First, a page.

UPDATE: Massapequa Park Mayor Blasts LIPA Storm Response

Altadonna asks for more help and better communication.

With thousands still without power in Massapequa Park nearly 24 hours after Hurricane Irene has left the area, Massapequa Park Mayor James Altadonna has become frustrated by LIPA's response.

At last report 4,568 of Massapequa Park's 5,961 customers were without electricity according to LIPA's website , although the number may be lower since the company announced Monday they were only updating the local numbers twice a day.

Altadonna says he hasn't been provided with the number of outages and is not happy with what he's seeing on the ground.

"I'm not pleased by LIPA's response," he said. "They had a great pre-storm public relations campaign but they haven't delivered. I'm very discouraged."

The mayor who's toured the village numerous times since the storm struck early Sunday said on Monday he'd only seen one LIPA truck in Massapequa Park. 

He said he's been in contact with the power company and the response has been "We'll get to you when we get to you."

Altadonna would like to see LIPA give municipalities more updates and information on when power is going to be back on.

"For those in the village who are frustrated, all I can say is I feel your pain, my power is out too," he said.

The mayor said that all of the main and secondary roads in Massapequa Park have been cleared except for the streets where toppled trees have become entangled with wires.

He added that he's willing to have village workers clean up the trees, but they can't do it if the wires aren't moved.

"We'll get the trees up, just get the wires up and tell us we're safe and we'll do our jobs," he said.

LIPA spokeswoman Vanessa Baird-Streeter said the company is dealing with a massive cleanup throughout all of Long Island.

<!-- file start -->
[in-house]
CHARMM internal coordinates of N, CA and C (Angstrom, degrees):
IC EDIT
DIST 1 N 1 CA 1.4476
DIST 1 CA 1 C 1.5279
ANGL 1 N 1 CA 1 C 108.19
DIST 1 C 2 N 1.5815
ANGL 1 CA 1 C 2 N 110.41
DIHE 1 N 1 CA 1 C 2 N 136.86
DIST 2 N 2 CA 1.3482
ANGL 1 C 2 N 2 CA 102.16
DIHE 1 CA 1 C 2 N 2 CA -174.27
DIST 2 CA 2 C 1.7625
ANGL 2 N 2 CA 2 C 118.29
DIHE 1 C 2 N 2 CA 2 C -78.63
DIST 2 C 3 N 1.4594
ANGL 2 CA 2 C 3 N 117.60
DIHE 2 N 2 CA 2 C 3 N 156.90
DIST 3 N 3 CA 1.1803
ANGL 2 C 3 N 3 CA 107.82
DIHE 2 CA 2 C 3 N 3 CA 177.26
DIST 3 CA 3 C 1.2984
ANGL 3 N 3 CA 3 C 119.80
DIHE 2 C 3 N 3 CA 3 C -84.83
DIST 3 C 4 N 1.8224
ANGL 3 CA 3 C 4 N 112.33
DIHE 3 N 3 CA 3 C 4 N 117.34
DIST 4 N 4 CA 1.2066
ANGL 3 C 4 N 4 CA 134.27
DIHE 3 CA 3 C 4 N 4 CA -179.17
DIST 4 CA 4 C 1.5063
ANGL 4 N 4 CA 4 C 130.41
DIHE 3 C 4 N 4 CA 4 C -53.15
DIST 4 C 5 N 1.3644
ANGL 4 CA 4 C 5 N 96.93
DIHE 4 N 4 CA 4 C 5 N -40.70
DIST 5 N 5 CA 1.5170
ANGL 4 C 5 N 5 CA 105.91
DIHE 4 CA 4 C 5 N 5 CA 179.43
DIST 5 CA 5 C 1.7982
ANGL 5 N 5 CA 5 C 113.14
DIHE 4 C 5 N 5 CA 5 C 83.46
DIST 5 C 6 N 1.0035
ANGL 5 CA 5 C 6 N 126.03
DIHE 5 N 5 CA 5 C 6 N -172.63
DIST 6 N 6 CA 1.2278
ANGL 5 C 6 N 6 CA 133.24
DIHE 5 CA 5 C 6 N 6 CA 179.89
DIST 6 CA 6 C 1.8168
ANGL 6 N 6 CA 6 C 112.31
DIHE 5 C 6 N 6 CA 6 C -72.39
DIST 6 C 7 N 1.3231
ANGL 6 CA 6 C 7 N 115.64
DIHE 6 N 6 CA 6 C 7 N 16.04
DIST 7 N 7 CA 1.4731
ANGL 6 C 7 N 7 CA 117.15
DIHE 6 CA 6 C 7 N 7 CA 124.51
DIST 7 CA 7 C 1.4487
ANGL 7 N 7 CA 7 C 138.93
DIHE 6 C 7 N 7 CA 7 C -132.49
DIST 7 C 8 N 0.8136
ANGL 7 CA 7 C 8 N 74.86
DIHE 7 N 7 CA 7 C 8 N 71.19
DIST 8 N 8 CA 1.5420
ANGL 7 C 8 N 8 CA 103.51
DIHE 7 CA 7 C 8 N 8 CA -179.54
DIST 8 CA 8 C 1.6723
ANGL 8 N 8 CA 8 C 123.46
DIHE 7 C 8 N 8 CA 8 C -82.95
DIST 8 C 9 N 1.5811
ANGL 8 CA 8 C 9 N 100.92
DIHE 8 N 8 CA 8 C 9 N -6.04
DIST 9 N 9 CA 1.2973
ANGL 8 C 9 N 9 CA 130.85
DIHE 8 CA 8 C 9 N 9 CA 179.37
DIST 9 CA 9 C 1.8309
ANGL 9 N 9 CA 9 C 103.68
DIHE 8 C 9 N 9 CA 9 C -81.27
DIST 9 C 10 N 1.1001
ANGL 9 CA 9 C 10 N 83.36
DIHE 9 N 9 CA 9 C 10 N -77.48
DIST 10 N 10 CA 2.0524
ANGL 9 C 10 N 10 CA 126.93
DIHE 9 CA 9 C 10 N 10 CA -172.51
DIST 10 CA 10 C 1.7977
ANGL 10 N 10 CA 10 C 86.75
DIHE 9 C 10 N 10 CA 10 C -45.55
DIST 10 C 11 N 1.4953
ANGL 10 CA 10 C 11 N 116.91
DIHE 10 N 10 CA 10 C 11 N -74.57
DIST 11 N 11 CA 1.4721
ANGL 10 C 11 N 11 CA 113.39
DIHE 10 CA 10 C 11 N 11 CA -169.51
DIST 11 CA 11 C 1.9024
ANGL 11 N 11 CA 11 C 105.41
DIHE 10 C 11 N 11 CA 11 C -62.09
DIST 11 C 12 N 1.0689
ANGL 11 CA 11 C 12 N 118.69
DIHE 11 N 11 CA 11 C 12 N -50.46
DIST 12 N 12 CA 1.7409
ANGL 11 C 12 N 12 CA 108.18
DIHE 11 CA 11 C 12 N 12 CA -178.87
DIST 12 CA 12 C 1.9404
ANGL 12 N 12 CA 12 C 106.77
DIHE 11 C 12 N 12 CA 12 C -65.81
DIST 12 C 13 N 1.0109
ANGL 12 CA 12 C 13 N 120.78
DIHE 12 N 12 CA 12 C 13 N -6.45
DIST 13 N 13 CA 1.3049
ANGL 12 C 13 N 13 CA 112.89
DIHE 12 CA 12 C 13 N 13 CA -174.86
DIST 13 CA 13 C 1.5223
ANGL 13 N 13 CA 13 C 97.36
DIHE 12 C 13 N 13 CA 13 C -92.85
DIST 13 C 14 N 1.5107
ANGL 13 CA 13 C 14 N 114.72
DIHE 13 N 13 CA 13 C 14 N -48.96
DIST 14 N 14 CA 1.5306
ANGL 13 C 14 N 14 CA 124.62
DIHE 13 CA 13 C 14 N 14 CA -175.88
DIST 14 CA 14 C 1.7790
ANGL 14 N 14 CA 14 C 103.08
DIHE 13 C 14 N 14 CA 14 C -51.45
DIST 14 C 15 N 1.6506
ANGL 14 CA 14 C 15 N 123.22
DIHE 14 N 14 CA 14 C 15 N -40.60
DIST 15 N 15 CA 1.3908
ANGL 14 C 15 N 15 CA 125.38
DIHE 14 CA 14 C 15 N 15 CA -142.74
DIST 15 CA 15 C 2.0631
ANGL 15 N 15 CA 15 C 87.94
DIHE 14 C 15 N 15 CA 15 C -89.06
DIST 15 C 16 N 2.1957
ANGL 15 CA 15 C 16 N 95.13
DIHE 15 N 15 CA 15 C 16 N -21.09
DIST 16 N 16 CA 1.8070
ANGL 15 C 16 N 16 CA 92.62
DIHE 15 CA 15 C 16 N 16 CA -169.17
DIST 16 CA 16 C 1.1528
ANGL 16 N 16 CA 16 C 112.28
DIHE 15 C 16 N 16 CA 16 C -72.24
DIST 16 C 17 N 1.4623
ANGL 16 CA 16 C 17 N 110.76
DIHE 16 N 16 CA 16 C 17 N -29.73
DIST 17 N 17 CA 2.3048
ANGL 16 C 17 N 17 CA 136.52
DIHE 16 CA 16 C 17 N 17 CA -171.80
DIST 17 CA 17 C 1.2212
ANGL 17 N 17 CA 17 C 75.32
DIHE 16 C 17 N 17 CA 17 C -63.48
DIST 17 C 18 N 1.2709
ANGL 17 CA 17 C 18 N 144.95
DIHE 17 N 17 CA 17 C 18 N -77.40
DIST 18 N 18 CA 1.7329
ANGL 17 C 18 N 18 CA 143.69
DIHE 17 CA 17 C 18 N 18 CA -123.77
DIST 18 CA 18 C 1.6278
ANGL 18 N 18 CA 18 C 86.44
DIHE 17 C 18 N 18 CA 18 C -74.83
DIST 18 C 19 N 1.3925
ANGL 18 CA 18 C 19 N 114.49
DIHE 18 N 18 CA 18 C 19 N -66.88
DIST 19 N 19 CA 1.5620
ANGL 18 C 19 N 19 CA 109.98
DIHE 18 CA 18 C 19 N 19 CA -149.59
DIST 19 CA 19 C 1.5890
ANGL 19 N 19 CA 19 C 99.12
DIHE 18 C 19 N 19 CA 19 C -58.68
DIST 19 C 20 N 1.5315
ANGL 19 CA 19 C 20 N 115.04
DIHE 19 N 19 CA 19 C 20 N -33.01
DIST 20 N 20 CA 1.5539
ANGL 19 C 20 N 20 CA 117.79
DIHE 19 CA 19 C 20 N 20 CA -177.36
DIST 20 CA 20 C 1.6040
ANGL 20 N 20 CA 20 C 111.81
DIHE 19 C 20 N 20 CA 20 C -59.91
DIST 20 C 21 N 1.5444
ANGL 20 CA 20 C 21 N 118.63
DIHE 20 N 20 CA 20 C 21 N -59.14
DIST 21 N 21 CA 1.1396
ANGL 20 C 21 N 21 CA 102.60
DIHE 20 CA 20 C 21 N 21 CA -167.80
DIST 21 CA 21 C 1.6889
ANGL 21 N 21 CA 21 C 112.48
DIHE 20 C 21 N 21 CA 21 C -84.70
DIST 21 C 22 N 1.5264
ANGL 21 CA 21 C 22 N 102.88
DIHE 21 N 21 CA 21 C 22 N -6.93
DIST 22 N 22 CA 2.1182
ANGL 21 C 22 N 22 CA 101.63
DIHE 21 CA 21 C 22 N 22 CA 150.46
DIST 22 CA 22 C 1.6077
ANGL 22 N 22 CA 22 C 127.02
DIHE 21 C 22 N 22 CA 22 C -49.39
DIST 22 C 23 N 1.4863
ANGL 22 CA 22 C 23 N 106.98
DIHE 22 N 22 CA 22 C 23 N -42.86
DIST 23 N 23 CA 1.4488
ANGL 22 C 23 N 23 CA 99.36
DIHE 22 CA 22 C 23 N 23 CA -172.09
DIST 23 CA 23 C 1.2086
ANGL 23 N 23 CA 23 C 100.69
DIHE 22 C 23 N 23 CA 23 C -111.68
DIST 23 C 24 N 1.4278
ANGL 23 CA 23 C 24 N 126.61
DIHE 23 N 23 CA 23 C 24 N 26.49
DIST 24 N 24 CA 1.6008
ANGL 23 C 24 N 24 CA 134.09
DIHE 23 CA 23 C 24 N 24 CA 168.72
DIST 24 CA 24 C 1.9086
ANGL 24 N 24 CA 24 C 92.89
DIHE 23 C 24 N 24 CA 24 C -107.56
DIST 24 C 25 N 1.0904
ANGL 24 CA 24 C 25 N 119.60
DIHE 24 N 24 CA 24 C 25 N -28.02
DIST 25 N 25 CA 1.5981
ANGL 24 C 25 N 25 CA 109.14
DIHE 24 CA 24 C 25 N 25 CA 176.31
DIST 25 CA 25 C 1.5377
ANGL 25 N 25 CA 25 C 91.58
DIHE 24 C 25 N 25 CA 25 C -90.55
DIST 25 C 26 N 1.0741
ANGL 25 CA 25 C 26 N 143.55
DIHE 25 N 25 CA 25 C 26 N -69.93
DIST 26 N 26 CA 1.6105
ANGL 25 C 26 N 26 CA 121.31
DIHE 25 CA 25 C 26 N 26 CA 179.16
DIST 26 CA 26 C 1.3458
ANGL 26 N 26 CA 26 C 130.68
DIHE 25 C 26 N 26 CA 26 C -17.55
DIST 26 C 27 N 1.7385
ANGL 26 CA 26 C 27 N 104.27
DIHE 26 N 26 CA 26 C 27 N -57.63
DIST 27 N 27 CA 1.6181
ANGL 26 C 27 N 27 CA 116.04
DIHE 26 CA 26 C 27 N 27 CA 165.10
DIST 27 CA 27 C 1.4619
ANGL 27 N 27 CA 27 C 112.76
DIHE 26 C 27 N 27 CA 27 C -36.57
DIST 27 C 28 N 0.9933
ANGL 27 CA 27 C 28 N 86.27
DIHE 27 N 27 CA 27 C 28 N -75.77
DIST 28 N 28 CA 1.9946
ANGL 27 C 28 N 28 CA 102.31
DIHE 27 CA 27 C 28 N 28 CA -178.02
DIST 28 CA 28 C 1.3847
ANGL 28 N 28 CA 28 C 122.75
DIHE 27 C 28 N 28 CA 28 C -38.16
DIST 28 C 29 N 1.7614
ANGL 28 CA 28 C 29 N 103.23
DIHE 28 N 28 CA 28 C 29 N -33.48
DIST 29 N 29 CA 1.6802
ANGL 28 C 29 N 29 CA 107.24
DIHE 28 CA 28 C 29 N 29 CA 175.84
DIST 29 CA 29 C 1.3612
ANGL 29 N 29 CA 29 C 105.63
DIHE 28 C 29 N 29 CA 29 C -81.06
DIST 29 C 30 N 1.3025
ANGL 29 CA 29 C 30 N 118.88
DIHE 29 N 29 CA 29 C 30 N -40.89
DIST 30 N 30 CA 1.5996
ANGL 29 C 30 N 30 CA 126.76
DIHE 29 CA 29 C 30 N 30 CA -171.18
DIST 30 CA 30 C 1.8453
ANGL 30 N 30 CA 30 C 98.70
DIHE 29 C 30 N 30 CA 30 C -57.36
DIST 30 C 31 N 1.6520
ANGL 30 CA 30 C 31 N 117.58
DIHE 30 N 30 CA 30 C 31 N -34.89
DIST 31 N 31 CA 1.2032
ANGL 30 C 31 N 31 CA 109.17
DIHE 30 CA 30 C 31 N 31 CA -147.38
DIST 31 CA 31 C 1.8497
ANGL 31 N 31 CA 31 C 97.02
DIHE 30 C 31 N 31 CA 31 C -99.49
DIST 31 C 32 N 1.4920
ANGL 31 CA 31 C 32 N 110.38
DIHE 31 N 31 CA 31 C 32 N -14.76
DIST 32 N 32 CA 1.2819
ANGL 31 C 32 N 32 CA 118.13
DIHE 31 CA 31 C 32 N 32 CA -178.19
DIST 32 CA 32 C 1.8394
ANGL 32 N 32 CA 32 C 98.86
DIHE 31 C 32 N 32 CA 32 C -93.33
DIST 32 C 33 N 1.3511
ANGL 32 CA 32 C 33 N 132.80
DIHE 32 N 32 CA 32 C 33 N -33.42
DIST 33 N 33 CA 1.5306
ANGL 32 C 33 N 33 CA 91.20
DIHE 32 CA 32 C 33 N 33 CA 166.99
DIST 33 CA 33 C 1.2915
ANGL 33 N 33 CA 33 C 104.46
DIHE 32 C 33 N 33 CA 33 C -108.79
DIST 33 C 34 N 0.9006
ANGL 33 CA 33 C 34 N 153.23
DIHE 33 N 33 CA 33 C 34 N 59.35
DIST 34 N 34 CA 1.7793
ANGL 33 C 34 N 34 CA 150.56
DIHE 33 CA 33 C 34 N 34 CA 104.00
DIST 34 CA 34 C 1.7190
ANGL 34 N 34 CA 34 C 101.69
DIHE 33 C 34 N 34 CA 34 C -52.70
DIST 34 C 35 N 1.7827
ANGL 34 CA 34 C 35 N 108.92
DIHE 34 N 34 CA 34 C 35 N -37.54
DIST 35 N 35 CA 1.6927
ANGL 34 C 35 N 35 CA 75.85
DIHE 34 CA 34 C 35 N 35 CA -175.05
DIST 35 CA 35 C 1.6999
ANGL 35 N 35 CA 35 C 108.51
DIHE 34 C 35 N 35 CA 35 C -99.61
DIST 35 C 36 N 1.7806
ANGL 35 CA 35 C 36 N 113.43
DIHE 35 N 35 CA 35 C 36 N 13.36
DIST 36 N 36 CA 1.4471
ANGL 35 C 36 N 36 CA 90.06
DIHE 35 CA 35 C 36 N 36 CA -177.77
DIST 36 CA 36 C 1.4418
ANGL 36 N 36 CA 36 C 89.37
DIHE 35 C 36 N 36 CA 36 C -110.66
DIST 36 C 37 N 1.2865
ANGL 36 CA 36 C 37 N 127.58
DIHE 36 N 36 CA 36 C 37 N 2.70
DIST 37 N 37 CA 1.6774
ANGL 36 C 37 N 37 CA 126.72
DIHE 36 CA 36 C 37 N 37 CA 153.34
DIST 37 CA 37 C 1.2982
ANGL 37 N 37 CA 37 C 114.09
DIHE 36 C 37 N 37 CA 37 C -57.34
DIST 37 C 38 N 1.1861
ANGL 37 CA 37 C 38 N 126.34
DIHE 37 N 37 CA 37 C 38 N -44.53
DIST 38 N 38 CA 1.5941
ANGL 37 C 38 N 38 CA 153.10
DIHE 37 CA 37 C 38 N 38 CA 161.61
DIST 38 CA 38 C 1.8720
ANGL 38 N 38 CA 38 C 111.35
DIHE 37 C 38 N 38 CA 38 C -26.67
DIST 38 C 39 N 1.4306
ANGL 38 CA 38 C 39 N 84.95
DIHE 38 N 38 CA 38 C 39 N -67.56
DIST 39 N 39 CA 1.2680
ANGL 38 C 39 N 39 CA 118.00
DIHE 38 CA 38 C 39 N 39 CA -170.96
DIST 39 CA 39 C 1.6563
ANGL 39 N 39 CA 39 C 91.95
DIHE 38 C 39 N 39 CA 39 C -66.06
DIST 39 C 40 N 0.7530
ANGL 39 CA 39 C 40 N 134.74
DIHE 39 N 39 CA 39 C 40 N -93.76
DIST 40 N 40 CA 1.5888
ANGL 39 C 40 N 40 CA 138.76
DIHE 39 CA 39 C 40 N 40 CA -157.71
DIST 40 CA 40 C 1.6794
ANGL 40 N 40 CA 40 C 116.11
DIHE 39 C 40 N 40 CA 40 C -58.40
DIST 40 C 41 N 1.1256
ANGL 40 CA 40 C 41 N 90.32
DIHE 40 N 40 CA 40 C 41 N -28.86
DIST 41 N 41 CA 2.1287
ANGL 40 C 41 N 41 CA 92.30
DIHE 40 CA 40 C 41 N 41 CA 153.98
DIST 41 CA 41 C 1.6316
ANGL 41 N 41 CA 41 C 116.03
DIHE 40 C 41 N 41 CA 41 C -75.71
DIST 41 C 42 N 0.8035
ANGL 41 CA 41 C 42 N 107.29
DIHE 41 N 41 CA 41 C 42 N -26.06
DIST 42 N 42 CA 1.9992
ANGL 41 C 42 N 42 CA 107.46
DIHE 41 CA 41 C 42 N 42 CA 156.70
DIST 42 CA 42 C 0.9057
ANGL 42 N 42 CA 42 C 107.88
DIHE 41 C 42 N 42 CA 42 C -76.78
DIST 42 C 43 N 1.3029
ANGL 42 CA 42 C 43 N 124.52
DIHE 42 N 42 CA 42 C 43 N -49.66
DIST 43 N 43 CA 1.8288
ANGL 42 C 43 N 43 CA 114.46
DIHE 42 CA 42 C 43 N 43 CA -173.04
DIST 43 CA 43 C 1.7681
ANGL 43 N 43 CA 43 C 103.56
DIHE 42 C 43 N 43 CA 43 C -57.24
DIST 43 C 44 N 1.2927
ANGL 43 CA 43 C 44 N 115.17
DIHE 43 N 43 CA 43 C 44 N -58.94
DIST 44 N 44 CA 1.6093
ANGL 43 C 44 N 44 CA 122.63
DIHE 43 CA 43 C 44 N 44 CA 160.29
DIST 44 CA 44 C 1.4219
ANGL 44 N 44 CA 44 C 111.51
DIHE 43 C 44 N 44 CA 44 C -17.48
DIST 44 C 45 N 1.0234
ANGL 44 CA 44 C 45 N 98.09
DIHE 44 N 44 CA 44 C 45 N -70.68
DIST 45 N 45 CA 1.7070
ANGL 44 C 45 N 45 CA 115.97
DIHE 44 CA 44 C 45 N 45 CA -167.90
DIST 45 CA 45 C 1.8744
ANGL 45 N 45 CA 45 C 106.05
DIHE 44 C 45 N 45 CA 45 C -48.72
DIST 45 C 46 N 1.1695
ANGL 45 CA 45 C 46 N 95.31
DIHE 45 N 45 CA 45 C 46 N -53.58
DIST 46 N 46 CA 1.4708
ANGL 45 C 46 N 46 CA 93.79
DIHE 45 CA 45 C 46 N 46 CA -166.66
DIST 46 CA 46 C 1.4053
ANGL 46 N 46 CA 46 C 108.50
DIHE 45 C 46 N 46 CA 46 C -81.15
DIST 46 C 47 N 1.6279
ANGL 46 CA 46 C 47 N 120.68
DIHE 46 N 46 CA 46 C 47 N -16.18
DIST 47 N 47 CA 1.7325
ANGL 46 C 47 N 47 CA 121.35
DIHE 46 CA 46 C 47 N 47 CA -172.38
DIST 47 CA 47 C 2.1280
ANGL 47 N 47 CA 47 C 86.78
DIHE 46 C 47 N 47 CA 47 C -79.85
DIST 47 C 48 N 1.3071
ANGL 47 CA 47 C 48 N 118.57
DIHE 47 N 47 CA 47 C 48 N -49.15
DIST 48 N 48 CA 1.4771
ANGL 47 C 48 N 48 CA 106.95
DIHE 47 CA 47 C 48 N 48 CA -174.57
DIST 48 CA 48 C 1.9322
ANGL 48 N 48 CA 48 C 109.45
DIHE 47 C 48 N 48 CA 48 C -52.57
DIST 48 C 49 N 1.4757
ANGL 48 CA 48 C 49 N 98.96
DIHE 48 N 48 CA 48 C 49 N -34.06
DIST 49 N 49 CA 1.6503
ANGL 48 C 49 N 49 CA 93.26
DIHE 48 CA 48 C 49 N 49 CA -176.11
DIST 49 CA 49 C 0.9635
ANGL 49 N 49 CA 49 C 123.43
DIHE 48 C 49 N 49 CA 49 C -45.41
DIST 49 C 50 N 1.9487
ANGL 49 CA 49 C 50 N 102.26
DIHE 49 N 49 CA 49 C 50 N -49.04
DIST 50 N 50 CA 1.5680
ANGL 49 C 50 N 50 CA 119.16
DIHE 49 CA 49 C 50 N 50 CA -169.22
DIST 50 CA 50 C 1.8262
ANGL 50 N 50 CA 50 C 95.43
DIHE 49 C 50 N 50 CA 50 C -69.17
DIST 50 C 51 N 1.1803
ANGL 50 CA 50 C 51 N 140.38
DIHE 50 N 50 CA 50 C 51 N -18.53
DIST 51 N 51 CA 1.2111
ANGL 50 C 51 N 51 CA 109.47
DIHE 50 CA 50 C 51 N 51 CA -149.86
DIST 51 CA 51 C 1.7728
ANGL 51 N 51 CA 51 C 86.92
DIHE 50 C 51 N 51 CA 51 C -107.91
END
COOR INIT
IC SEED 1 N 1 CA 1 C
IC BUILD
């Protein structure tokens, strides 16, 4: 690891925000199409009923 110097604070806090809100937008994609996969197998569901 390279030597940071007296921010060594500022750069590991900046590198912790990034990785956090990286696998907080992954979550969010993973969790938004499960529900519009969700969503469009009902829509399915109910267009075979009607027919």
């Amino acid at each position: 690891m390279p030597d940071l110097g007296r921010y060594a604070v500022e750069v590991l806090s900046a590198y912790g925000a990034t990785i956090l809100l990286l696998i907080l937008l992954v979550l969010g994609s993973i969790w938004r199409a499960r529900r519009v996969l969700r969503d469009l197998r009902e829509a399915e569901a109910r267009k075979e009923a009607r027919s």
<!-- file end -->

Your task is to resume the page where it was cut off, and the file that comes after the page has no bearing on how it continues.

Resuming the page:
"Hurricane Irene affected 523,000 coustomers throughout Long Island," she said.

"We've responded on the village level, on the town level, on the county level and on the state level. We're not going to be able to remove all the trees and all the wires at the same time." 

Baird-Streeter said she realised customers were frustrated and said the company was trying to restore power to as many customers as possible as quickly as possible.

As of 4 p.m. Monday LIPA said 345,000 customers were still without power on Long Island.

Dr. Cynthia Paulis August 30, 2011 at 01:52 PM
The mayor needs to get his own house in order. There are several large trees down on Avoca and Glengariff completely blocking the streets.The trees were removed from Bar Harbor on Sunday. These trees are still here on Tuesday with no response from the town. This is only two blocks from the Mayor's office. The streets are still littered with debris and branches. Why are the street sweepers not out cleaning? Do our taxes count for less than the folks by the water. C'mon mayor get with the program and clean up the town and get these trees off the roads.
Rob August 30, 2011 at 03:45 PM
I think Mass park has been doing a great job. I live North of the tracks and saw trucks cutting and cleaning up trees Sunday around 11 AM. Driving around i see very few trees left in the streets. The trees you speak of may have a wire in it and they cannot clear it. Why can't the Park get its own Electric like Freeport? Not sure if it would lower or raise or rates but then at least we know who is responsible.
peggy caltabiano August 30, 2011 at 04:10 PM
Dr. Paulis needs to understand that safety is paramount. The Mayor is well aware of the trees down on Avoca and Glengariff, and many more, including those in Bar Harbor, all of which are either entangled in or lying across wires. Village crews cannot remove the trees until LIPA has cleared the wires. The Village's priority is to clear all roadways. Debris pickup will not happen until all roads are clear. Public Works crews have worked from Saturday at midnight and will continue to work from dawn to dusk until the Village is restored to pre-Irene. If Dr. Paulis would like to know the Village's procedures and method of operation, I invite her to call me. Peggy Caltabiano, Village Administrator, Village of Massapequa Park 516-798-0244.